The survival impact of primary tumor resection in patients with metastatic colorectal cancer (mCRC) treated with palliative intent remains uncertain. In the absence of randomized data, the objectives of the present study were to examine the effect of primary tumor resection (PTR) and major prognostic variables on overall survival (OS) of patients with de novo mCRC.Patients and Methods
Consecutive patients from the Australian ‘Treatment of Recurrent and Advanced Colorectal Cancer’ registry were examined from June 2009 to March 2015. Univariate and multivariate Cox proportional hazards regression analyses were used to identify associations between multiple patient or clinical variables and OS. Patients with metachronous mCRC were excluded from the analyses.Results
A total of 690 patients de novo and 373 metachronous mCRC patients treated with palliative intent were identified. The median follow-up period was 30 months. The median age of de novo patients was 66 years; 57% were male; 77% had an Eastern Cooperative Oncology Group performance status of 0 to 1; and 76% had a colon primary. A total of 216 de novo mCRC patients treated with palliative intent underwent PTR at diagnosis and were more likely to have a colon primary (odds ratio [OR], 15.4), a lower carcinoembryonic antigen level (OR, 2.08), and peritoneal involvement (OR, 2.58; P < .001). On multivariate analysis, PTR at diagnosis in de novo patients was not associated with significantly improved OS (hazard ratio [HR], 0.82; 99% confidence interval [CI], 0.62-1.09; P = .068). PTR at diagnosis did not correlate with outcome in de novo patients with a colon primary (HR, 0.74; 99% CI, 0.54-1.01; P = .014) or a rectal primary (HR, 0.81; 99% CI, 0.27-2.44; P = .621).Conclusion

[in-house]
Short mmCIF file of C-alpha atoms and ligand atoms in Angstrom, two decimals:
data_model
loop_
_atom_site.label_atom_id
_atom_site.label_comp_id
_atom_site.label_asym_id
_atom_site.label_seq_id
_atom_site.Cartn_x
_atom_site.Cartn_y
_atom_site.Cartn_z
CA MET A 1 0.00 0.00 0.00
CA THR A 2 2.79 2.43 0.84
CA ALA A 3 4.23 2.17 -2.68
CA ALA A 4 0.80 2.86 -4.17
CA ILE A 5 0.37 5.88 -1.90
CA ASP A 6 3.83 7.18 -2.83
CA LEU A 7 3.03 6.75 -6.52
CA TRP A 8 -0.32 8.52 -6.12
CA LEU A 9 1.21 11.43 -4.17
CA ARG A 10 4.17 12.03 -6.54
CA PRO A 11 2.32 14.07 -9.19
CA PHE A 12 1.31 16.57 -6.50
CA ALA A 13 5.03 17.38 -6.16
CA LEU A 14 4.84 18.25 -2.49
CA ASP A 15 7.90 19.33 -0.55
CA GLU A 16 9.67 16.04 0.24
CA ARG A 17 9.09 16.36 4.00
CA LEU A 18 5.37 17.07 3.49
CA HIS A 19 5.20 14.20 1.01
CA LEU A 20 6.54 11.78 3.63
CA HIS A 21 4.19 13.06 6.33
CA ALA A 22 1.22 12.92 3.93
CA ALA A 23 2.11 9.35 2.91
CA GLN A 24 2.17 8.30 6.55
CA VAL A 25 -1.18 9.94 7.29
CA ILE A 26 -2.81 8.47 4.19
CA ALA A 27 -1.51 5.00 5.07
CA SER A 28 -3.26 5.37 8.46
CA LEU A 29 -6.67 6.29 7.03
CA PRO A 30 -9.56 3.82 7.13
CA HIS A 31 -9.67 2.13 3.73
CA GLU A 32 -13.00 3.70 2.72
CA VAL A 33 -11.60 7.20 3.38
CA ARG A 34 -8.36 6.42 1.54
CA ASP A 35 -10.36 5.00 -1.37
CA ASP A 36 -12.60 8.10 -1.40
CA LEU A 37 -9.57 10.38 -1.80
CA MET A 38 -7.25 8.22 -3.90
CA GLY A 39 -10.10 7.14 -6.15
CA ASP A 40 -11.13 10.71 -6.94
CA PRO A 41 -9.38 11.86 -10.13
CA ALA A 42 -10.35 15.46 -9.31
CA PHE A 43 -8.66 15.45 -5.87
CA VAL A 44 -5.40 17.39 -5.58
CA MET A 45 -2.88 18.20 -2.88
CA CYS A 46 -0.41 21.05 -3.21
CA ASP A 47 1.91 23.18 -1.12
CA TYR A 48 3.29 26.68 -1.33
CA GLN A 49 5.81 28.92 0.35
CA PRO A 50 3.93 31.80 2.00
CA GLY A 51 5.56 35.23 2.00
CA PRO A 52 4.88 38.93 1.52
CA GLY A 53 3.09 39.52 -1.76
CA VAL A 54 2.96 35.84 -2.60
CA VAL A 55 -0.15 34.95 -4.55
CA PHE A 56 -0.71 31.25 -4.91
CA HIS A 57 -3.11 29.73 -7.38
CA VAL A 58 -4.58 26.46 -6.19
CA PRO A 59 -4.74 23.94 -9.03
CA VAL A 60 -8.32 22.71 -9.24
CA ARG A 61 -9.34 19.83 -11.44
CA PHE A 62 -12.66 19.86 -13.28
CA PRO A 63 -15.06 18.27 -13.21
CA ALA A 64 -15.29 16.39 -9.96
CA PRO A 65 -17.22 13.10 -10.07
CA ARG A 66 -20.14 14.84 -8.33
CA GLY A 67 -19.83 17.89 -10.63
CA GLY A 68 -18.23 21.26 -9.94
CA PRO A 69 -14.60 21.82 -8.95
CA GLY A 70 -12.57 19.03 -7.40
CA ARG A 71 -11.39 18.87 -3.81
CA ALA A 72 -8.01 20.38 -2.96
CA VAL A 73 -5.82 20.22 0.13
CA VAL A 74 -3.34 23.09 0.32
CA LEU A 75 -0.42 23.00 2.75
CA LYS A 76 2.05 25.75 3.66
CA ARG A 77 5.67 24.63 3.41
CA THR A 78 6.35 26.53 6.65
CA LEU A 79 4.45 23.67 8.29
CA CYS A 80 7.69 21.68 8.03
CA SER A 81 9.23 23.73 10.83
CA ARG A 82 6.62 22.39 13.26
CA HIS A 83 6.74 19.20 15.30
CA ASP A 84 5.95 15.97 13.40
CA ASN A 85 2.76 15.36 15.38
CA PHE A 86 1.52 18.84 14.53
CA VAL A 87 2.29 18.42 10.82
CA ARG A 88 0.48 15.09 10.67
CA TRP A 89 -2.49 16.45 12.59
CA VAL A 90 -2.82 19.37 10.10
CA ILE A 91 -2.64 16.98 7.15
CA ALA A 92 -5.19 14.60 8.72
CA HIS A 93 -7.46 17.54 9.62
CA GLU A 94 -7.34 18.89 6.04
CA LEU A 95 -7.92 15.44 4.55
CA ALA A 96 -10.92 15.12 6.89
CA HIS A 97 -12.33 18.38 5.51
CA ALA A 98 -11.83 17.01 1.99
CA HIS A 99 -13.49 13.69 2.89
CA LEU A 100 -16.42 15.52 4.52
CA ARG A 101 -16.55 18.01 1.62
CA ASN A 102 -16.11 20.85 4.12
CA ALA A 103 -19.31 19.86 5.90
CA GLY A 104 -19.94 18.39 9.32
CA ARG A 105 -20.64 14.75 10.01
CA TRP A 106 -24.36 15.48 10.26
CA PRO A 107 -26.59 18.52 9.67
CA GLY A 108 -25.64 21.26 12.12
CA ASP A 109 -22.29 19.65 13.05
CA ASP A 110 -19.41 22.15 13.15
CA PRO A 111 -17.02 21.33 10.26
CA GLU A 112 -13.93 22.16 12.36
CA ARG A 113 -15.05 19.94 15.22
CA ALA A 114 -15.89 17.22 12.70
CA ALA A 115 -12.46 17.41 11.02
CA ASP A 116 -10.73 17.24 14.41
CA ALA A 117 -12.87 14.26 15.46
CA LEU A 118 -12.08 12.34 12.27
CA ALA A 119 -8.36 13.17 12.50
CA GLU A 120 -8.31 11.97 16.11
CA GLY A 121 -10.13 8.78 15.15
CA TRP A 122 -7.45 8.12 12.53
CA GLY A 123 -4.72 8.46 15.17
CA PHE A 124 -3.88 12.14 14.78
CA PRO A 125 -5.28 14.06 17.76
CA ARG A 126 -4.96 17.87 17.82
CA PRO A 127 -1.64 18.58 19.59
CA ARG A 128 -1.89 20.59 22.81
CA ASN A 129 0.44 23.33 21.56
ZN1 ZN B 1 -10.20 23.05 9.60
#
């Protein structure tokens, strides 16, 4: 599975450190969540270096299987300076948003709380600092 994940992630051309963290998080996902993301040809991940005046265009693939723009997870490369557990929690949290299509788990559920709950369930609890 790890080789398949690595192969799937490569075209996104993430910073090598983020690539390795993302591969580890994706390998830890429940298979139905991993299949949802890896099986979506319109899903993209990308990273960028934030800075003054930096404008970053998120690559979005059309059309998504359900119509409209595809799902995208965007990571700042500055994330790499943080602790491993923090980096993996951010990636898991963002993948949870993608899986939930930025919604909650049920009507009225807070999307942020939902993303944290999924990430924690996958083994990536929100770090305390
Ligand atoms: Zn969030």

For de novo mCRC patients treated with palliative intent, PTR at diagnosis does not significantly improve OS when adjusting for known major prognostic factors. The outcomes of randomized trials examining the survival impact of PTR are awaited.Micro-Abstract
The present study examined the effect of primary tumor resection on overall survival of patients with metastatic colorectal cancer (mCRC). A total of 690 de novo and 373 metachronous mCRC patients treated with palliative intent were identified. For patients with de novo mCRC, primary tumor resection at diagnosis does not significantly improve overall survival when adjusting for known major prognostic factors.